Company Car Today

AFP publishes new clean air zone guide

The Association of Fleet Professionals has published a new guide to clean air zones, designed to act as a more practical proposition than other documents that focus on explaining what clean air zones are and how they work.

Clean Air Zones and Your Fleet is available to all AFP members, and is accompanied by a call from the fleet operators’ association for a national payment facility to address concerns from national operators about the range of different operations.

“The key difficulty of CAZs for fleets is that the means of payment is different in every location,” said AFP Future Roads Committee chair Debbie Floyde. “This seems like an antiquated approach and a national scheme where fleets and individuals could register their vehicles alongside a method of payment seems like a much better solution.”

OVO Energy adds 1000 Vauxhall EV vans

EVO energy has expanded its fleet of electric vans with an order for more than 1000 Vauxhall Vivaro-e vehicles that will commence a phased delivery from the final quarter of 2021.

The new vans add to 26 Nissan e-NV200s announced in May, and 40 Kia e-Niros also recently delivered, and form a substantial part of the company’s ambition of reaching a 100% electric fleet by the end of 2025. The Vauxhall vans will be used by the company’s smart meter installation team, and are being delivered in partnership with Zenith.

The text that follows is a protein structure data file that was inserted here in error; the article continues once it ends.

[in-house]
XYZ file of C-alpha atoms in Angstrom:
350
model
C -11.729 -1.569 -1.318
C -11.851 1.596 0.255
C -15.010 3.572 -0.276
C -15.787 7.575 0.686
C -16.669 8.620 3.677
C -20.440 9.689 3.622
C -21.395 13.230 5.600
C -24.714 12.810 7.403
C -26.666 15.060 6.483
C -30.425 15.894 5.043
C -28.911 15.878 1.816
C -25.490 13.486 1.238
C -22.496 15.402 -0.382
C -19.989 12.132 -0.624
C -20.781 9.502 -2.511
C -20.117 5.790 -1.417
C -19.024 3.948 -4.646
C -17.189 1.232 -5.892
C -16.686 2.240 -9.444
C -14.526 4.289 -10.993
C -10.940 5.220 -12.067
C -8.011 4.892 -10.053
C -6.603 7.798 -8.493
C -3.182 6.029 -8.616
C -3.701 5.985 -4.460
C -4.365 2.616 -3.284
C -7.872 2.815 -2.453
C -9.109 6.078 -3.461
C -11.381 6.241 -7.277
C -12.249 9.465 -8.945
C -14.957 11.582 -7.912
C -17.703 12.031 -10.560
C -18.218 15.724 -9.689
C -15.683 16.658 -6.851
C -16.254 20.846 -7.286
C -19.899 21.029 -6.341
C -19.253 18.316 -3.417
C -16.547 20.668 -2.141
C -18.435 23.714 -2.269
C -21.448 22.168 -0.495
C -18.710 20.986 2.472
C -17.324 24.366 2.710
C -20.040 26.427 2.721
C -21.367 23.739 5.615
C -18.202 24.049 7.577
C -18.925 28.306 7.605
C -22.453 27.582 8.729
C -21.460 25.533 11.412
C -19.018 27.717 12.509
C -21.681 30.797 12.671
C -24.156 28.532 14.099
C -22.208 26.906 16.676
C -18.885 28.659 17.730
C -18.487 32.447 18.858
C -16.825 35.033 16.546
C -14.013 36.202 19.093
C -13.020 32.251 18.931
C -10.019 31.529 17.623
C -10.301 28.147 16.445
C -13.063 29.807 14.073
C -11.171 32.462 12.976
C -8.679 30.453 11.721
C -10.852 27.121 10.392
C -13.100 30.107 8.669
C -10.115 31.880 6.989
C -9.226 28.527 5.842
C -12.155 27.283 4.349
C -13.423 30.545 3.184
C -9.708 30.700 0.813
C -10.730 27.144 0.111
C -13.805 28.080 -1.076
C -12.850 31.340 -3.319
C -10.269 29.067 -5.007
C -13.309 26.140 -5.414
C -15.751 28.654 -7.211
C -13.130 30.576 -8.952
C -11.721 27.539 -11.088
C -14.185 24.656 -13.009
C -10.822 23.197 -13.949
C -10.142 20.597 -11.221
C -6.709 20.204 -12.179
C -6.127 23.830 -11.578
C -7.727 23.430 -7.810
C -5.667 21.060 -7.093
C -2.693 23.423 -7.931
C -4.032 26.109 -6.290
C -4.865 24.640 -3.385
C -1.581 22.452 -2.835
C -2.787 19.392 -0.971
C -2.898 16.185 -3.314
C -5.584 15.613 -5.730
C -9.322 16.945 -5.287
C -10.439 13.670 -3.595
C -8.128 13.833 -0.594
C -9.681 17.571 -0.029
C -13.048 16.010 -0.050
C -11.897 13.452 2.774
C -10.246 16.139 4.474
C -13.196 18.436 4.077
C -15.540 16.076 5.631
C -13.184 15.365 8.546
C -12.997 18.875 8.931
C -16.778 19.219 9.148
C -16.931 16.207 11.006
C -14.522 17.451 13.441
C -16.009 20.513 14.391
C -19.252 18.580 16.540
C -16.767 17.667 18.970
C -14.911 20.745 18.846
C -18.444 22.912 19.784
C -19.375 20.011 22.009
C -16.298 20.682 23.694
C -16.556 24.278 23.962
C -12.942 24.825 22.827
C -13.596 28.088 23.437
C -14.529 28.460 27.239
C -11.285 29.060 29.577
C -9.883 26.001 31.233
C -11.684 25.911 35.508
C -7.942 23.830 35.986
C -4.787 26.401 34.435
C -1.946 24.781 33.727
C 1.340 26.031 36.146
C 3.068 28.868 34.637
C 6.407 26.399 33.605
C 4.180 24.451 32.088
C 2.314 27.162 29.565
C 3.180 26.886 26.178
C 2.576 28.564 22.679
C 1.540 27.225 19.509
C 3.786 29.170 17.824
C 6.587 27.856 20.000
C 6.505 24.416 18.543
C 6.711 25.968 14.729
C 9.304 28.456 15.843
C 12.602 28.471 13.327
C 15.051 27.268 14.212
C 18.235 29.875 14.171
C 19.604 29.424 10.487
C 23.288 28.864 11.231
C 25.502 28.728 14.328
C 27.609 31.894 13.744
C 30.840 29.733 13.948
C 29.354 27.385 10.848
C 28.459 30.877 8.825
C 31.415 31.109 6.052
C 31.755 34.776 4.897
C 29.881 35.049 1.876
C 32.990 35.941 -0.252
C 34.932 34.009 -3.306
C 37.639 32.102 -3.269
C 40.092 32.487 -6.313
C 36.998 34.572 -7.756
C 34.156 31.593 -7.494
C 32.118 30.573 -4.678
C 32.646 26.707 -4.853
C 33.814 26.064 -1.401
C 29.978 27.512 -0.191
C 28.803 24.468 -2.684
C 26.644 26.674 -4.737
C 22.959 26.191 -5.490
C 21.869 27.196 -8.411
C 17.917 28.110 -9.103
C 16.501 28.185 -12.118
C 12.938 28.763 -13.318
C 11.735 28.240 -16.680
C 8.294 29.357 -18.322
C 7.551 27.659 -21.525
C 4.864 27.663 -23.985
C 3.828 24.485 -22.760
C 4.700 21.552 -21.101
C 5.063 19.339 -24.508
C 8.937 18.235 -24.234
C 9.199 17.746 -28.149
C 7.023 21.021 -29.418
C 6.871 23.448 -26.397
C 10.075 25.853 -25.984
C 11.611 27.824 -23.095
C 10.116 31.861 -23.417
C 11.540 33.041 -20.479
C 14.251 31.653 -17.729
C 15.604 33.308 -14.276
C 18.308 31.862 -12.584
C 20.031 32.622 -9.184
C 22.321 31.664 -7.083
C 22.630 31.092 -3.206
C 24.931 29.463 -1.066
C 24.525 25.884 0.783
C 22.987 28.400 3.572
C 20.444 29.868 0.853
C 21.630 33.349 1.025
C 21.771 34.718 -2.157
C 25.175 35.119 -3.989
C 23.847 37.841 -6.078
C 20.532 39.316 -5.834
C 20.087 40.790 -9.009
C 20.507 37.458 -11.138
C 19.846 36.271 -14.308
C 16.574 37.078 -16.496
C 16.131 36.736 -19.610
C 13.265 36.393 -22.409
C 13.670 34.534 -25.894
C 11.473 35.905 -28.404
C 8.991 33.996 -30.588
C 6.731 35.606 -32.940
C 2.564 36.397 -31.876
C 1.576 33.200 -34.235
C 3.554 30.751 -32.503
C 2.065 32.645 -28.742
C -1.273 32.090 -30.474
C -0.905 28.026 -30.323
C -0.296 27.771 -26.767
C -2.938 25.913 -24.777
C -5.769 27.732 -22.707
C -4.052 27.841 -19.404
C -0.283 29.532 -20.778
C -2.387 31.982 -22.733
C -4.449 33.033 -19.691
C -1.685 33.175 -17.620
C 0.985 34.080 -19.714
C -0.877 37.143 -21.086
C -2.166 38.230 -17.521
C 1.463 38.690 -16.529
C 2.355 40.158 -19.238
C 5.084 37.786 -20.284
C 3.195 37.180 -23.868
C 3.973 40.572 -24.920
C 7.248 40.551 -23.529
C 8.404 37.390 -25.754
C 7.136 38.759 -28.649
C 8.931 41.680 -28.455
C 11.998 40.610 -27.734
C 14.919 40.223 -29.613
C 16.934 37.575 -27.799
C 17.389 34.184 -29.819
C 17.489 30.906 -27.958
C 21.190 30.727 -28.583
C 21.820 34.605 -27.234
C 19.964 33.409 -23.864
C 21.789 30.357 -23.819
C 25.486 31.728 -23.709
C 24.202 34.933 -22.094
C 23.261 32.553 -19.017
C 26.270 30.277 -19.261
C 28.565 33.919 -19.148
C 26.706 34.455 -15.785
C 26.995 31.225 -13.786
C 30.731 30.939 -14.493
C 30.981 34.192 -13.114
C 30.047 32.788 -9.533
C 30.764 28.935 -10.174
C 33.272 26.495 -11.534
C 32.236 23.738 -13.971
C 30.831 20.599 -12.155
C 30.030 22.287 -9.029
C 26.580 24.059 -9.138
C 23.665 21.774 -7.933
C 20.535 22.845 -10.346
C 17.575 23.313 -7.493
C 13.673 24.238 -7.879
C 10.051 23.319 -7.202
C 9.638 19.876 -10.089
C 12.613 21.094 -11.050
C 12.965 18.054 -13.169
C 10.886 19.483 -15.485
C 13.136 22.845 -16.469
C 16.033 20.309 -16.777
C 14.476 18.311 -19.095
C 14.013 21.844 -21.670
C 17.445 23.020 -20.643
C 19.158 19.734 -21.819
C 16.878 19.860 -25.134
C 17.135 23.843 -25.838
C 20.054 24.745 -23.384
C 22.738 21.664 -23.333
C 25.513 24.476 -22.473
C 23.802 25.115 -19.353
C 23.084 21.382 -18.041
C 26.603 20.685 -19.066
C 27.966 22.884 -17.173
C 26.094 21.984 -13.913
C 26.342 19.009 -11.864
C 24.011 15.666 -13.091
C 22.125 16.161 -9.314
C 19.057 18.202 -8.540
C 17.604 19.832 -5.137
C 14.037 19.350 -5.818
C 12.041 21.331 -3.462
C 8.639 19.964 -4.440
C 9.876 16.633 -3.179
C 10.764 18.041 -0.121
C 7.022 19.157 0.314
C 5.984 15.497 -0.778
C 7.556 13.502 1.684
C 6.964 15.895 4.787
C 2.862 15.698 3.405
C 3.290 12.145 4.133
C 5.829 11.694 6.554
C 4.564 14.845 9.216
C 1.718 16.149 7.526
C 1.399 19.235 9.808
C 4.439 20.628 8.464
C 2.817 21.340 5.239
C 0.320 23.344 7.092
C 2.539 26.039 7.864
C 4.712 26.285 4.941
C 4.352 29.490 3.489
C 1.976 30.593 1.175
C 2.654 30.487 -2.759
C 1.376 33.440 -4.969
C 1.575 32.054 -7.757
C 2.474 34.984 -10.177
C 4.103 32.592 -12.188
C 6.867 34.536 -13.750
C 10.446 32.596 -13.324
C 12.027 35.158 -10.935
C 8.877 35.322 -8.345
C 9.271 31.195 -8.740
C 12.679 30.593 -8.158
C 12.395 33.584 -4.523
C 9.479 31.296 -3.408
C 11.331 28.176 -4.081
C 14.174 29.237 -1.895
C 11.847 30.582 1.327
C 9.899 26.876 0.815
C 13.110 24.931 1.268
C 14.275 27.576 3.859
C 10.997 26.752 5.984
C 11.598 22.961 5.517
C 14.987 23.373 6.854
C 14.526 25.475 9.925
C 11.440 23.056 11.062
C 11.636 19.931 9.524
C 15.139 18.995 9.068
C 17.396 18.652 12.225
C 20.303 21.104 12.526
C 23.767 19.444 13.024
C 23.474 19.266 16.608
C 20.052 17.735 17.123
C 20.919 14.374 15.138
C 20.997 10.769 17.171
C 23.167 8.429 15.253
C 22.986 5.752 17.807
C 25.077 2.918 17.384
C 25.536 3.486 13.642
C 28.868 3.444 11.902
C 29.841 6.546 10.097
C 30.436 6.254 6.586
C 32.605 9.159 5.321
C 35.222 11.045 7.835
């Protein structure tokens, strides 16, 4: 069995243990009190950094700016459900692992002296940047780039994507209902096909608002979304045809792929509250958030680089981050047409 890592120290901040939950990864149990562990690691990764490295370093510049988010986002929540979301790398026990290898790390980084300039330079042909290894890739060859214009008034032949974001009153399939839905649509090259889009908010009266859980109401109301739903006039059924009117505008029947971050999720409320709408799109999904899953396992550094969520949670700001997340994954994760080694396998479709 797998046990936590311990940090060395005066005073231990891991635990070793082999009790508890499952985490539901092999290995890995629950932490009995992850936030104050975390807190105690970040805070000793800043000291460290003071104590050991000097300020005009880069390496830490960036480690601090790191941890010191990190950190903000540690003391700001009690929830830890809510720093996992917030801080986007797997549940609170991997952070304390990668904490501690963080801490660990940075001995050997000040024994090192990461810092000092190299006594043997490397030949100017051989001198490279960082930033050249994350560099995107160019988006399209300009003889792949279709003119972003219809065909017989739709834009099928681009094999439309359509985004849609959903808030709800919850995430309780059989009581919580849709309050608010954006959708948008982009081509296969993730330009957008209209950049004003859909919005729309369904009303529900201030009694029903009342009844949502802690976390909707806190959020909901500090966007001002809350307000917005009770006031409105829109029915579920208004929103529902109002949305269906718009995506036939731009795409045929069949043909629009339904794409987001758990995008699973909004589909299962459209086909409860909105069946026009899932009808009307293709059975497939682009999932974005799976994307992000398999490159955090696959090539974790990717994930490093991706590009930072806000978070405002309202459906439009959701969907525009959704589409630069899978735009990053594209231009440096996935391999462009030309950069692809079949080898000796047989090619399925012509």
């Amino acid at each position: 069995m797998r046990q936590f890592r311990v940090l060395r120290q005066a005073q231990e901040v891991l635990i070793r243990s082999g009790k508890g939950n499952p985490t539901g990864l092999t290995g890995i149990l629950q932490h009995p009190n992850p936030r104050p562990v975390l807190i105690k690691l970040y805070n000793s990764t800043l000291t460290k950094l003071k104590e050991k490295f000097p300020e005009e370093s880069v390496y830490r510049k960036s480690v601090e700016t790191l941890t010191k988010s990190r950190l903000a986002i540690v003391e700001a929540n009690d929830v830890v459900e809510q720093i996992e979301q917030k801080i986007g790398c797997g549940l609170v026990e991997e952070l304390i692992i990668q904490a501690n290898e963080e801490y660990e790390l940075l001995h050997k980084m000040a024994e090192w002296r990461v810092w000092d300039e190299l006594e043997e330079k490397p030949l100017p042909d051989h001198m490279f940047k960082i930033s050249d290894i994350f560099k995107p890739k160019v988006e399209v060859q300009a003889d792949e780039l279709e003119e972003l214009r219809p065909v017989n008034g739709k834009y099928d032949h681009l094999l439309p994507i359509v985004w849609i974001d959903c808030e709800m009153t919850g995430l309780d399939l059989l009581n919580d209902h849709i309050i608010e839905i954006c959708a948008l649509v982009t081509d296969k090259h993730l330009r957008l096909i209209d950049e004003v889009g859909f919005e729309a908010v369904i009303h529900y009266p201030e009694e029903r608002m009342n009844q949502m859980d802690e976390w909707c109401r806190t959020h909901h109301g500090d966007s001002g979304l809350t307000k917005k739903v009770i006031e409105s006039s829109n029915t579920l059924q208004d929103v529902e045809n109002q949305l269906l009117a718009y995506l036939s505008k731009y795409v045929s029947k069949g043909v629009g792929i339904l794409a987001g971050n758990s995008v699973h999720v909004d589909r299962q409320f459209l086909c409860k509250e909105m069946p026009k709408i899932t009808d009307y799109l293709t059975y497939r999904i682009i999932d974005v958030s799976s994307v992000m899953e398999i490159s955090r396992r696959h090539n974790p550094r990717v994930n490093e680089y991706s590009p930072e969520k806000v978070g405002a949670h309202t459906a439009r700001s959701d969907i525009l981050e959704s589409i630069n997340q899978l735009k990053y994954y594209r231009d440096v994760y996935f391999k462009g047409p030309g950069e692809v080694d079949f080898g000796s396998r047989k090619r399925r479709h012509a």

Government sets out hydrogen plan

The Government has published a new Hydrogen Strategy designed to create a “thriving low carbon hydrogen sector in the UK over the next decade and beyond”.

According to the announcement, hydrogen could play an important role in decarbonising “polluting, energy-intensive industries” including chemicals, oil refineries, power and heavy transport such as shipping, HGV lorries and trains. There was no mention of hydrogen cars within the strategy, and the Government has pledged £20 this year to design trials for electric road systems and hydrogen long-haul heavy goods vehicles, and to run battery electric trials, to assess the feasibility, deliverability, costs and benefits of each technology for the sector.

“We very much welcome the Government’s commitment to a hydrogen based-transport infrastructure, recognising its advantages for heavy vehicle applications including trucks and buses,” said FleetCheck managing director Peter Golding, in response to the announcement. “At present, there is so little infrastructure in place and such limited vehicle availability that hydrogen adoption is not a serious proposition for the vast majority of operators but, with Government backing, we hope to see this begin to change over the next few years – although it is interesting to note that the strategy report mentions depot-based fleets as early adopters, so we will probably not see a proliferation of public hydrogen filling stations for some time.”